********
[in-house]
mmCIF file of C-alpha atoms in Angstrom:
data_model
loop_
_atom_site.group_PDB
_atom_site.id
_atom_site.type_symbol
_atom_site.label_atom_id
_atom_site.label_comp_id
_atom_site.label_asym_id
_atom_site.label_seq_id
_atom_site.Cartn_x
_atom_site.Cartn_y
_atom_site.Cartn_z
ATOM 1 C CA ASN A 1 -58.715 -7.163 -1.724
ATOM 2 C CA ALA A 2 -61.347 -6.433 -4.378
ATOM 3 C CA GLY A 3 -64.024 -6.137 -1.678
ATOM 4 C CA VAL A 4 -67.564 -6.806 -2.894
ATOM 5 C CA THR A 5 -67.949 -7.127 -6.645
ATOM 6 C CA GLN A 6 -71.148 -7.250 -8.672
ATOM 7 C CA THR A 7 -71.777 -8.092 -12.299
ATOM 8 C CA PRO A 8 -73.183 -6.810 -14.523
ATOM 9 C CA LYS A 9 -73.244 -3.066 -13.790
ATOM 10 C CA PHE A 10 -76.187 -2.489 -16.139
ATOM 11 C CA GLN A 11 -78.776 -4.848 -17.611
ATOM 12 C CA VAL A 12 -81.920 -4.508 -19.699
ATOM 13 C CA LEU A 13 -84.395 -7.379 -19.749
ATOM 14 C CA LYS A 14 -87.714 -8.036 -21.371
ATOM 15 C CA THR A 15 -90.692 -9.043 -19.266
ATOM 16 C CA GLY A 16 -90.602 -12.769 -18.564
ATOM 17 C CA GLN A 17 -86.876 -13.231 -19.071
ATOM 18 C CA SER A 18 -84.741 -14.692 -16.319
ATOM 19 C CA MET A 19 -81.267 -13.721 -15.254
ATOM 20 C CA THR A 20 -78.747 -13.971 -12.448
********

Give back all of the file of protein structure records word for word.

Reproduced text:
[in-house]
mmCIF file of C-alpha atoms in Angstrom:
data_model
loop_
_atom_site.group_PDB
_atom_site.id
_atom_site.type_symbol
_atom_site.label_atom_id
_atom_site.label_comp_id
_atom_site.label_asym_id
_atom_site.label_seq_id
_atom_site.Cartn_x
_atom_site.Cartn_y
_atom_site.Cartn_z
ATOM 1 C CA ASN A 1 -58.715 -7.163 -1.724
ATOM 2 C CA ALA A 2 -61.347 -6.433 -4.378
ATOM 3 C CA GLY A 3 -64.024 -6.137 -1.678
ATOM 4 C CA VAL A 4 -67.564 -6.806 -2.894
ATOM 5 C CA THR A 5 -67.949 -7.127 -6.645
ATOM 6 C CA GLN A 6 -71.148 -7.250 -8.672
ATOM 7 C CA THR A 7 -71.777 -8.092 -12.299
ATOM 8 C CA PRO A 8 -73.183 -6.810 -14.523
ATOM 9 C CA LYS A 9 -73.244 -3.066 -13.790
ATOM 10 C CA PHE A 10 -76.187 -2.489 -16.139
ATOM 11 C CA GLN A 11 -78.776 -4.848 -17.611
ATOM 12 C CA VAL A 12 -81.920 -4.508 -19.699
ATOM 13 C CA LEU A 13 -84.395 -7.379 -19.749
ATOM 14 C CA LYS A 14 -87.714 -8.036 -21.371
ATOM 15 C CA THR A 15 -90.692 -9.043 -19.266
ATOM 16 C CA GLY A 16 -90.602 -12.769 -18.564
ATOM 17 C CA GLN A 17 -86.876 -13.231 -19.071
ATOM 18 C CA SER A 18 -84.741 -14.692 -16.319
ATOM 19 C CA MET A 19 -81.267 -13.721 -15.254
ATOM 20 C CA THR A 20 -78.747 -13.971 -12.448